Keys in the City: The Capital Area Blues Society is partnering with the City of East Lansing to put public pianos out for spontaneous use in the city. ELi has previously reported on this public musical and visual art works program. There will be three artfully-decorated pianos in East Lansing. Dudley Smitty Smith from the Capital Area Blues Society (who was the previous reporter on this story for ELi) told Council that the work with City staff on this project, including Amy Schlusler, has been extremely successful and positive.

Schlusler recommended the project to Council in a memo and Council is expected to approve the licensing agreement soon. The pianos will be at the “faces and fountains” park near Black Cat Bistro, in the alleyway behind Sweet Lorraine’s Mac and Cheese, and in the plaza near the Marriott Hotel. Pianos will be available for playing from 11 am – 10 pm and will then be locked down under a cinched tarp.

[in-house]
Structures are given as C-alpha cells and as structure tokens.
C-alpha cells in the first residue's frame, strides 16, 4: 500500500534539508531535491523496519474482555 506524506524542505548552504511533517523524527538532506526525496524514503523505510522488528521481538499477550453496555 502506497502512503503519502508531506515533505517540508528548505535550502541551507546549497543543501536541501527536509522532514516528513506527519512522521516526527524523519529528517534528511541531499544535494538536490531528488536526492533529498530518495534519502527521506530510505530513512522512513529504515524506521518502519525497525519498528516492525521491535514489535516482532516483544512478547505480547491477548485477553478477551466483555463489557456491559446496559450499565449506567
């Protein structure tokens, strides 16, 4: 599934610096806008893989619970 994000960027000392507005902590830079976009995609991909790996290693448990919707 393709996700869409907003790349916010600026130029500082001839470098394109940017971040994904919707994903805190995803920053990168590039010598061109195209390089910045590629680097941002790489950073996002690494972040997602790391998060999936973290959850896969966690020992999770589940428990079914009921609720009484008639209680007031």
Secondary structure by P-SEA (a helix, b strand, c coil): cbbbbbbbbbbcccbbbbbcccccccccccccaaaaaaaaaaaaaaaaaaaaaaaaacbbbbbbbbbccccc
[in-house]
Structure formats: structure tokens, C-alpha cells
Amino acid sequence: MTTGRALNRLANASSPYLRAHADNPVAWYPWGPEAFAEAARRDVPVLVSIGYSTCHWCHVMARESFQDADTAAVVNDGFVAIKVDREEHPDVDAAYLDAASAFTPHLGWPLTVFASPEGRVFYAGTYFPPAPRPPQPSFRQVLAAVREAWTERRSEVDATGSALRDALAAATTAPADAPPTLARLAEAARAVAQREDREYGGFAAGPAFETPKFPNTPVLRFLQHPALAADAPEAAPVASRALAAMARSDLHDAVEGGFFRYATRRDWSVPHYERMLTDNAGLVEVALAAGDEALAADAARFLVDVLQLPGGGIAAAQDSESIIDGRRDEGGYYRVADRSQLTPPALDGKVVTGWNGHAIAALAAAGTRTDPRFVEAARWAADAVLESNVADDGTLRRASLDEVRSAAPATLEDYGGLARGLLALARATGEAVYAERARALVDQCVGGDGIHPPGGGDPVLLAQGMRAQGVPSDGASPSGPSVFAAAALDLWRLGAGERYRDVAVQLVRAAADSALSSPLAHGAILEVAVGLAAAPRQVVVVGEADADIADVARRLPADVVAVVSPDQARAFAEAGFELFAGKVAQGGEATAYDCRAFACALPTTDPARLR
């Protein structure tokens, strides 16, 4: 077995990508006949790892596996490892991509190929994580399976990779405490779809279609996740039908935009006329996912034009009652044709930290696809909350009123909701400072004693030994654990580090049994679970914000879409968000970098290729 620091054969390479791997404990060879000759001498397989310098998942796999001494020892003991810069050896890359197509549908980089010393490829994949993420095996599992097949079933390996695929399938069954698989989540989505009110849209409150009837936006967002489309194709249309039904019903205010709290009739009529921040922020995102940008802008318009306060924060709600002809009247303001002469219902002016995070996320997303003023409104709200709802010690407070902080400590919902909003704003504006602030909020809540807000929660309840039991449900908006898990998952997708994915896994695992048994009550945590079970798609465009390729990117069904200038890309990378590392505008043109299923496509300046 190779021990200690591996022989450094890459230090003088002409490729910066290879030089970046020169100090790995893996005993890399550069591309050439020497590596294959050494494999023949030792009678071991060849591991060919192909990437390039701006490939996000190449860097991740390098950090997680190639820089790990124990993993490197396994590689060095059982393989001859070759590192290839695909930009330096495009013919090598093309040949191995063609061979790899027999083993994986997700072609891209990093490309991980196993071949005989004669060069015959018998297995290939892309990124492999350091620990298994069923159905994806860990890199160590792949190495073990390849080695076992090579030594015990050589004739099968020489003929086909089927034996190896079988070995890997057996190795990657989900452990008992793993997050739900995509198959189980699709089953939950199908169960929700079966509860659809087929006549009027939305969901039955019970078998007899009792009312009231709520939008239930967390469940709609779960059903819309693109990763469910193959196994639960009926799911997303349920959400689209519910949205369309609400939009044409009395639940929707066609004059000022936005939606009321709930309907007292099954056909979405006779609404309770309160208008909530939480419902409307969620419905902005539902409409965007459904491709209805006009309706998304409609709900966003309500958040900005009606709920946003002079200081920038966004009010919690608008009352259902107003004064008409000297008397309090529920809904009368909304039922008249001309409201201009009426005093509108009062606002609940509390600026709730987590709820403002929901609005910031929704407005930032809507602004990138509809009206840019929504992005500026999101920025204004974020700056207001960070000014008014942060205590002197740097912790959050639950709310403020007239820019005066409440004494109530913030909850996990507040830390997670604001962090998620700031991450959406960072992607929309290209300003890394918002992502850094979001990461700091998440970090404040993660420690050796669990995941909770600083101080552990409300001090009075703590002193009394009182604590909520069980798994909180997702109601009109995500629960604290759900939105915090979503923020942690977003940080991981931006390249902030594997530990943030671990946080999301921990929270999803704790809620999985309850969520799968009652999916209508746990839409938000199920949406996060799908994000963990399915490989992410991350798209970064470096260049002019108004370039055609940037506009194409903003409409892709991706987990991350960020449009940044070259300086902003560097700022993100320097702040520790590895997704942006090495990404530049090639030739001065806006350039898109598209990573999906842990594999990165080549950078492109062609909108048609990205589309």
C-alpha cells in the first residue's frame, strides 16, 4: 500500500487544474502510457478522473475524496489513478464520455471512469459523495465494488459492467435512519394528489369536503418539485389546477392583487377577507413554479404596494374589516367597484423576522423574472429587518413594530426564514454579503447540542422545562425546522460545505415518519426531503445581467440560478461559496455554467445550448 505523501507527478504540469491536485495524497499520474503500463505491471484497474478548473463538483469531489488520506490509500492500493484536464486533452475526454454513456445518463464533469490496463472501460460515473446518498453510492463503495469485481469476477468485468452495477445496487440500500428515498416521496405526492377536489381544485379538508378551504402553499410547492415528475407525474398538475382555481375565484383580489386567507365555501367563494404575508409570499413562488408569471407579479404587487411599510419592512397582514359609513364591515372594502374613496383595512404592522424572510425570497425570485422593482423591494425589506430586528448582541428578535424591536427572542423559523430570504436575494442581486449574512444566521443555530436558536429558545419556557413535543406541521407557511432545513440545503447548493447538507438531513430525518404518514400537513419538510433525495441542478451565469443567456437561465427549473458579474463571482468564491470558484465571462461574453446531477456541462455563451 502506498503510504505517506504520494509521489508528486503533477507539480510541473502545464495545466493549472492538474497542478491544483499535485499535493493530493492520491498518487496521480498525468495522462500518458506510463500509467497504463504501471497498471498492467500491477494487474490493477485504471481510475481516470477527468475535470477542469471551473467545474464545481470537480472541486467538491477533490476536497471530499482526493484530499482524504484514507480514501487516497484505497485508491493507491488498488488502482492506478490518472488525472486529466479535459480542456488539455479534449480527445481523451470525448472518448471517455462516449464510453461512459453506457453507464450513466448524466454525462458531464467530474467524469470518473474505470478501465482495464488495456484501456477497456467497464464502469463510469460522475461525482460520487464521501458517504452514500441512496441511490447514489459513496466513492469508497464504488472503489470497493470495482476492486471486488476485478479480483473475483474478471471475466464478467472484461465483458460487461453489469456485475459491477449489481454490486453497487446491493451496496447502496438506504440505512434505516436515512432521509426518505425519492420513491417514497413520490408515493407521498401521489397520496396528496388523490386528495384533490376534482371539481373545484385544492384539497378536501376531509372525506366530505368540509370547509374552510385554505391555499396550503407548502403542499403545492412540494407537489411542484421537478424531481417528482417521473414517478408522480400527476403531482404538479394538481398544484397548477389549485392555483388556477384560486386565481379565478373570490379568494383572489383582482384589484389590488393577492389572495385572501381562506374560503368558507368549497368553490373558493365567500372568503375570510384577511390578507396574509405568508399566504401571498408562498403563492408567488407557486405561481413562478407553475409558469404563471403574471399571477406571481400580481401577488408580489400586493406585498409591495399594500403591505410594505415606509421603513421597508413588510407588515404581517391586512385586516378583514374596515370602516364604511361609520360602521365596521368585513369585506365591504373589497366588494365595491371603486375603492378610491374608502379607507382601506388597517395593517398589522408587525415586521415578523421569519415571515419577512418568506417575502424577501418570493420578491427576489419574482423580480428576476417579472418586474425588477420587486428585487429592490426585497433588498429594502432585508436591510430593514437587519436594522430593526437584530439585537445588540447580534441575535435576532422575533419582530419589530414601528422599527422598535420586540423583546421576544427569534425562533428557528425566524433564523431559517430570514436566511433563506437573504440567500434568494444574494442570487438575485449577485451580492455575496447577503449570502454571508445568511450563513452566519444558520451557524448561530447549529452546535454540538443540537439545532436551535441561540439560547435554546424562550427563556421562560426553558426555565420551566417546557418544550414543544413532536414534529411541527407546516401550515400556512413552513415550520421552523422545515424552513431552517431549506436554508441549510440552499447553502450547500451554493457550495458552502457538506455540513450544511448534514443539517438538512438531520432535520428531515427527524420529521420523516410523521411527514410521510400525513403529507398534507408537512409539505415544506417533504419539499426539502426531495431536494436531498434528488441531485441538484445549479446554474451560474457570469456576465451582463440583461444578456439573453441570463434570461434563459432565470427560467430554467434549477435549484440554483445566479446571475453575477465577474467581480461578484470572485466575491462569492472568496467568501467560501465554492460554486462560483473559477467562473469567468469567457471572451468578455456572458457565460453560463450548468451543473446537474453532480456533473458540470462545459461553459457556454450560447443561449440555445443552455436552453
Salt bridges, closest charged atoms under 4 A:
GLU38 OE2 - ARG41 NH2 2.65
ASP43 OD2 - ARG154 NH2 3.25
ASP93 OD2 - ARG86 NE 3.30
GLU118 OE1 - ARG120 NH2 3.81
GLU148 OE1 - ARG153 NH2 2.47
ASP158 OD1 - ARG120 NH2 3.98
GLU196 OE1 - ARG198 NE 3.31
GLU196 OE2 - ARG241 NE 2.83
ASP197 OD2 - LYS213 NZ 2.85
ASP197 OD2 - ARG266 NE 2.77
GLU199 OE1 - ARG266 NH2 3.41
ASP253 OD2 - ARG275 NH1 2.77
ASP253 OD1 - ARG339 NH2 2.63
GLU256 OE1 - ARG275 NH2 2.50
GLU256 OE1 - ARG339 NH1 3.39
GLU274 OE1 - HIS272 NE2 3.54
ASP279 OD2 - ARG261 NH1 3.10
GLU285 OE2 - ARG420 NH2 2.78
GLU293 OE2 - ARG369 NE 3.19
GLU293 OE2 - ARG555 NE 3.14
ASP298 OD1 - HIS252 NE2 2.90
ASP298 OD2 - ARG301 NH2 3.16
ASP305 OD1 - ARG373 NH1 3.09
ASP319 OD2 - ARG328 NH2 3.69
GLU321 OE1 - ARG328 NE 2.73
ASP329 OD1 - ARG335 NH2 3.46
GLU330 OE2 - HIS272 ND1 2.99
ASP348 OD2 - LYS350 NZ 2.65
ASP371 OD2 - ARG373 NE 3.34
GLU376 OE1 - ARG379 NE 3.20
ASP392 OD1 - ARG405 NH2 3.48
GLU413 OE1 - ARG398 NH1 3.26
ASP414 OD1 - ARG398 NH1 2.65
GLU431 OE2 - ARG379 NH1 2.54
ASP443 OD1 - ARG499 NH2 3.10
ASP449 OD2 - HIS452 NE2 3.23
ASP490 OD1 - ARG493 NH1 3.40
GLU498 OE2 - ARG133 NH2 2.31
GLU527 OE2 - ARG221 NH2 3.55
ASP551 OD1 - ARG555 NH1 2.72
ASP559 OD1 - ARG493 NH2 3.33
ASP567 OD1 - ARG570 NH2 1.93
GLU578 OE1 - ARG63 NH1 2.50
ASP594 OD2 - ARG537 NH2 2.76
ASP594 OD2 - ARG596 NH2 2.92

Emergency equipment contracts: Staff member Anita Sukis requested permission to purchase chest compressors and defibrillator monitors for emergency services. These purchases are expected to be approved at the next Council meeting.

Money for fixing water pump: Department of Public Work personnel asked for Council to approve the use of $25,000 for the “refurbishment or replacement of the pumps at the Hagadorn Road water distribution ground level storage tank,” as explained in a memo.

Money for sewer work: City Engineer Bob Scheuerman is seeking permission from Council for costs associated with a sewer cleaning and televising (video-based examination) of various sewers around the city. Scheuerman said the City has received bids from three contractors and need to approve the plan soon because of timelines associated with grants.